Compared to its counterparts, Asian cheesecake is considerably less sweet. Japan Japanese-style cheesecake relies upon the emulsification of cornstarch and eggs to make a smooth flan-like texture and plasticine appearance. India The Indian state of Odisha is known for chhena poda, a type of cheesecake made by baking a mixture of chhena - a type of cottage cheese and nuts. Australian cheesecakes are more unbaked. Common flavors include passionfruit, raspberry, lemon and vanilla. Bulgaria Bulgarian-style cheesecake uses cream cheese in a New York–style filling and smetana for a top layer. Ground nuts are added to the crust mixture. France French-style cheesecakes are light, feature gelatin as a binding ingredient, are only 3 to 5 cm high; this variety gets its light flavor from Neufchâtel cheese. Germany German-style cheesecake uses quark and a freshly made dough, not Graham crackers; the Käsesahnetorte is not baked. This recipe is sometimes translated into English using rennet-based cottage cheese, but a German Quarkkuchen uses quark cheese made from sour milk.
Greece In Greece the cheese cake has been made since antiquity and is now traditionally made using mizithra. There are many regional variants of the mizithropita. Italy Ancient Roman-style cheesecake uses honey and a ricotta-like cheese along with flour and is traditionally shaped into loaves; some recipes call for bay leaves. Italian-style cheesecake uses ricotta or mascarpone cheese, vanilla extract, sometimes barley flakes; this type of cheesecake is drier than American styles. Small bits of candied fruit are added; the Netherlands and Belgium Dutch/Belgian-style cheesecakes are flavored with fruit or melted bittersweet chocolate, are made with quark, are not baked. Belgian cheesecake includes a speculaas crust. Poland Polish sernik, one of the most popular desserts in Poland, is made using twaróg, Polish quark cheese. Portugal The Portuguese confectionery Queijada is related to cheesecake, although smaller in size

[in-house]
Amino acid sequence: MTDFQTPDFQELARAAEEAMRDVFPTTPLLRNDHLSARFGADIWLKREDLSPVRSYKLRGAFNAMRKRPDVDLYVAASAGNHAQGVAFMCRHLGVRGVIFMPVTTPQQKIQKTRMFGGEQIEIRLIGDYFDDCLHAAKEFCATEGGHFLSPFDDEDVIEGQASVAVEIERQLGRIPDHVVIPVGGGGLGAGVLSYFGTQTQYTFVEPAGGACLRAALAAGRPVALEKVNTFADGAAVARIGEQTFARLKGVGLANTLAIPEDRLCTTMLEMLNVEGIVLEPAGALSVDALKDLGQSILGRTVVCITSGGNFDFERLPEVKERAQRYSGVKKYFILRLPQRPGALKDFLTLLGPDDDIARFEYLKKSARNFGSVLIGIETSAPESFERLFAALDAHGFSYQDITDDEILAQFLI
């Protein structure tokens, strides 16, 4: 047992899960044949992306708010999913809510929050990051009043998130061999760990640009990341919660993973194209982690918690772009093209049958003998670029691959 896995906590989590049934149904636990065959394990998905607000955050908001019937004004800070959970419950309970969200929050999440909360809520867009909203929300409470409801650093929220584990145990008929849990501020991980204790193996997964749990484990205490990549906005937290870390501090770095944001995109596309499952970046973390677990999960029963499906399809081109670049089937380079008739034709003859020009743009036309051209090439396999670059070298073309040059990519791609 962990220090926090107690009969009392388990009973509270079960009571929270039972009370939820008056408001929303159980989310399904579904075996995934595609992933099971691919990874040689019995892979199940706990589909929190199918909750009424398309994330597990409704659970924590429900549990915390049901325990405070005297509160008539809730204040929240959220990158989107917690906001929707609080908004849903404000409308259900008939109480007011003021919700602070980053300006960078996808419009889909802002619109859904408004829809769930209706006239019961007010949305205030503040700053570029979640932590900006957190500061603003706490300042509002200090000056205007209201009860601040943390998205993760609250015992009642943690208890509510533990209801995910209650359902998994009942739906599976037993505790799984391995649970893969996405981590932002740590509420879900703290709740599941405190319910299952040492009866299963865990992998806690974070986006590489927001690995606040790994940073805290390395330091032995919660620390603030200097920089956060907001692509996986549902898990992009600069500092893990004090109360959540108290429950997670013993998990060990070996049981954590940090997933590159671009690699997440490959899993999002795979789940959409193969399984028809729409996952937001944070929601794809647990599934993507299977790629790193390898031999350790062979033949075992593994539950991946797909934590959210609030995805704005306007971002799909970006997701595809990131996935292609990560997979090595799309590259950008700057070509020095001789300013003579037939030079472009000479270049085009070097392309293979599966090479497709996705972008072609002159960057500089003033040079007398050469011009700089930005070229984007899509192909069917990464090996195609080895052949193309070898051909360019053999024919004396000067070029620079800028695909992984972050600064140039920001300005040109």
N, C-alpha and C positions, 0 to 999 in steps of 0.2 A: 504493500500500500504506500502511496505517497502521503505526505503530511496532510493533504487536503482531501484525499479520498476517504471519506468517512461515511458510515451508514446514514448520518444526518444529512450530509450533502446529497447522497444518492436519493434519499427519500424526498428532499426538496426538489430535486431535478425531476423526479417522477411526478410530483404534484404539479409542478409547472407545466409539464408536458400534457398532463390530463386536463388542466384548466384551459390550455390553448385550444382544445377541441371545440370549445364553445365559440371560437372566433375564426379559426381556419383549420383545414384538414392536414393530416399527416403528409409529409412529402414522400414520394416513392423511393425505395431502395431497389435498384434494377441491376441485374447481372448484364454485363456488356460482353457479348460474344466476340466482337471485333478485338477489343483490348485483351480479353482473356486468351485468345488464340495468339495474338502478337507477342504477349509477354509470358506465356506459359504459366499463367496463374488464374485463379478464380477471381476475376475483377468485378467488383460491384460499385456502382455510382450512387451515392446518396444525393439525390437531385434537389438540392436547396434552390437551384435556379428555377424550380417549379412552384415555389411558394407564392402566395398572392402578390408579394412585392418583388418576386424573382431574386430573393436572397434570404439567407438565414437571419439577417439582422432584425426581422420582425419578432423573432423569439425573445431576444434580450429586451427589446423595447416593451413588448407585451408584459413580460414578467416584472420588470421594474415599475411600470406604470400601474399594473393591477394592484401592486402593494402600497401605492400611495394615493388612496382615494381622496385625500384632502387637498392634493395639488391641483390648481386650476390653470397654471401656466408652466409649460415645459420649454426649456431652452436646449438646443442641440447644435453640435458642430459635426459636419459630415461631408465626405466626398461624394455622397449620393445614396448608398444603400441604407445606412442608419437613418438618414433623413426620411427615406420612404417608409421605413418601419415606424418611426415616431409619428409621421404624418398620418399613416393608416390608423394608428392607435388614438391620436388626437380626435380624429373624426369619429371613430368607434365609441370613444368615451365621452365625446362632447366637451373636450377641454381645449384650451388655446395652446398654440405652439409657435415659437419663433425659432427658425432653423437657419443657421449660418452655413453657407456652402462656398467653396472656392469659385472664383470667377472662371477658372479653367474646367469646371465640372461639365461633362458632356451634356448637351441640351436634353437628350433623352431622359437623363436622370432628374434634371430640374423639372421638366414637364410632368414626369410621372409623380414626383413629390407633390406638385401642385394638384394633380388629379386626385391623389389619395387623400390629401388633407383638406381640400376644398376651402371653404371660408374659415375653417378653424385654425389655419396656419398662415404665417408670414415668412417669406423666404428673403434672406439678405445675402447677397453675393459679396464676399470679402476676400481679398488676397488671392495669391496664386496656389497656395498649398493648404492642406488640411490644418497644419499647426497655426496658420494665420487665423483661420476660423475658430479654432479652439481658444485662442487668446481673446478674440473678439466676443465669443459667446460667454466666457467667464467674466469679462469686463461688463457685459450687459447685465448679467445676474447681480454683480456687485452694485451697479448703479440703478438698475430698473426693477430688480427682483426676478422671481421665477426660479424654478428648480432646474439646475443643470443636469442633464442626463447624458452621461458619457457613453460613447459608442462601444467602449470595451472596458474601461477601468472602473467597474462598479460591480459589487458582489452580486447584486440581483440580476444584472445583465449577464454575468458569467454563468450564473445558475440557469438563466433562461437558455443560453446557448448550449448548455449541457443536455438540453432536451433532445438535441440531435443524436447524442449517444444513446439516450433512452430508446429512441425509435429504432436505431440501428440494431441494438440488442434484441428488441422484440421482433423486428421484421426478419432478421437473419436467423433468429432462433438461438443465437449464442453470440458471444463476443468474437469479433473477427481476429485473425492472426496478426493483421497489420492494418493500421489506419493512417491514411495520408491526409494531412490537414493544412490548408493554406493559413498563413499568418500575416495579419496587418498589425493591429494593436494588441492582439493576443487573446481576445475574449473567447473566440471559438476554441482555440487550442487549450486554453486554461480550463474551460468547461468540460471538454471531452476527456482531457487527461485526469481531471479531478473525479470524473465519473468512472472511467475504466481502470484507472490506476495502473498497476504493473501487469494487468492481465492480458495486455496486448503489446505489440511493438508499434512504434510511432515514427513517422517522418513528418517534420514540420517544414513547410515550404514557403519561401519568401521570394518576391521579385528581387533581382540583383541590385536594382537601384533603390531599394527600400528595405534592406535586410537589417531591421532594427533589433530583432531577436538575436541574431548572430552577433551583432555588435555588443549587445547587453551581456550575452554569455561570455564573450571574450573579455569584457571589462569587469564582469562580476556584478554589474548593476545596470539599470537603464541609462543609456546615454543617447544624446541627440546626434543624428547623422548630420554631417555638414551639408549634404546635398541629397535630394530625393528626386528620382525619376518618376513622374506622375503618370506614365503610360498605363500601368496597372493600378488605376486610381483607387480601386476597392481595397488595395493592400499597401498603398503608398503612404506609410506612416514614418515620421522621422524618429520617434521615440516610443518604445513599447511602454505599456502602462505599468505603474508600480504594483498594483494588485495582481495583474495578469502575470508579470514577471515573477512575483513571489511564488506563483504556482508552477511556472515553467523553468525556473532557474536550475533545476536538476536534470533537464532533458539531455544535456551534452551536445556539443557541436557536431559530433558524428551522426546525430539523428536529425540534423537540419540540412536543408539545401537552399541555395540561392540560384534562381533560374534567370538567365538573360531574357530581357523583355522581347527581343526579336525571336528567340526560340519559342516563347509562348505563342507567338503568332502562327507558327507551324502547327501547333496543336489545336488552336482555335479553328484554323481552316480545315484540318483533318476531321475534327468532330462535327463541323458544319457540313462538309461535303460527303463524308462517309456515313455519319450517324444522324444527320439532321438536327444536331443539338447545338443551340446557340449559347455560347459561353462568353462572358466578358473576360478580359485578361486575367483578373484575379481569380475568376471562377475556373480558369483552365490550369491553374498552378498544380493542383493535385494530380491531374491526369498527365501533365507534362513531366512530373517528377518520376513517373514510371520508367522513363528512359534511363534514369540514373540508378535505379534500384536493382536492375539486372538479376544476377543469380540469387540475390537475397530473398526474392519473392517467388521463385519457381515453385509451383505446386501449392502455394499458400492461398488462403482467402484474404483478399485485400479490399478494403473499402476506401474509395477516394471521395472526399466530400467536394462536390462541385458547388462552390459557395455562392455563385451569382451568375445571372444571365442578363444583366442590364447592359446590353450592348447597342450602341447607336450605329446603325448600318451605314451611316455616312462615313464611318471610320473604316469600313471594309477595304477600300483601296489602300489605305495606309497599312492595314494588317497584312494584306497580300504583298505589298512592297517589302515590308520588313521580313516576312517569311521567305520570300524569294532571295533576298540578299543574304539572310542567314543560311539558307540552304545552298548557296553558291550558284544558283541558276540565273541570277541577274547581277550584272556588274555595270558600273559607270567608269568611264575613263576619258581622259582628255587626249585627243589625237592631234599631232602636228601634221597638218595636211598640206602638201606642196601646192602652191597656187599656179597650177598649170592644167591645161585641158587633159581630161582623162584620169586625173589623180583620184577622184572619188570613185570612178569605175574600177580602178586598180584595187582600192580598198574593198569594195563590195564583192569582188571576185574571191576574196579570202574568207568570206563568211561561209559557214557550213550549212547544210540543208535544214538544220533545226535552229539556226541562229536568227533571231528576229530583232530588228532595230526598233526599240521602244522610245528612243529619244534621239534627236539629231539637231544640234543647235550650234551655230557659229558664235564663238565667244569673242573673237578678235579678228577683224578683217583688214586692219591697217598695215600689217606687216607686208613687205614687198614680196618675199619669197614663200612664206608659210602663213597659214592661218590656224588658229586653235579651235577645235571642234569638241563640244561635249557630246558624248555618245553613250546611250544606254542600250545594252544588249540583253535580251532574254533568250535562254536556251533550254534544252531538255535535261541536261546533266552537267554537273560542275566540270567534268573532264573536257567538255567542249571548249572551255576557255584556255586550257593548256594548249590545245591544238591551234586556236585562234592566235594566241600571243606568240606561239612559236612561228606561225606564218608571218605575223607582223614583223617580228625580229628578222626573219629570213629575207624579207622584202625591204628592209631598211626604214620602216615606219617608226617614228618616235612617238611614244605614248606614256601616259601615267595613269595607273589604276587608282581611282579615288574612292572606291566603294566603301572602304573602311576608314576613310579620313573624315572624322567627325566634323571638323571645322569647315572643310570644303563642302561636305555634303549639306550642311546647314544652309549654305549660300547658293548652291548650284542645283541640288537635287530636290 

Rye is a grass grown extensively as a grain, a cover crop and a forage crop. It is a member of the wheat tribe and is related to barley and wheat. Rye grain is used for flour, beer, crisp bread, some whiskeys, some vodkas, animal fodder, it can be eaten whole, either as boiled rye berries or by being rolled, similar to rolled oats. Rye is a cereal grain and should not be confused with ryegrass, used for lawns and hay for livestock. Rye is one of a number of species that grow wild in central and eastern Turkey and in adjacent areas. Domesticated rye occurs in small quantities at a number of Neolithic sites in Turkey, such as the Pre-Pottery Neolithic B Can Hasan III near Çatalhöyük, but is otherwise absent from the archaeological record until the Bronze Age of central Europe, c. 1800–1500 BCE. It is possible that rye traveled west from Turkey as a minor admixture in wheat, was only cultivated in its own right. Although archeological evidence of this grain has been found in Roman contexts along the Rhine, in Ireland and Britain, Pliny the Elder was dismissive of rye, writing that it "is a poor food and only serves to avert starvation" and spelt is mixed into it "to mitigate its bitter taste, then is most unpleasant to the stomach".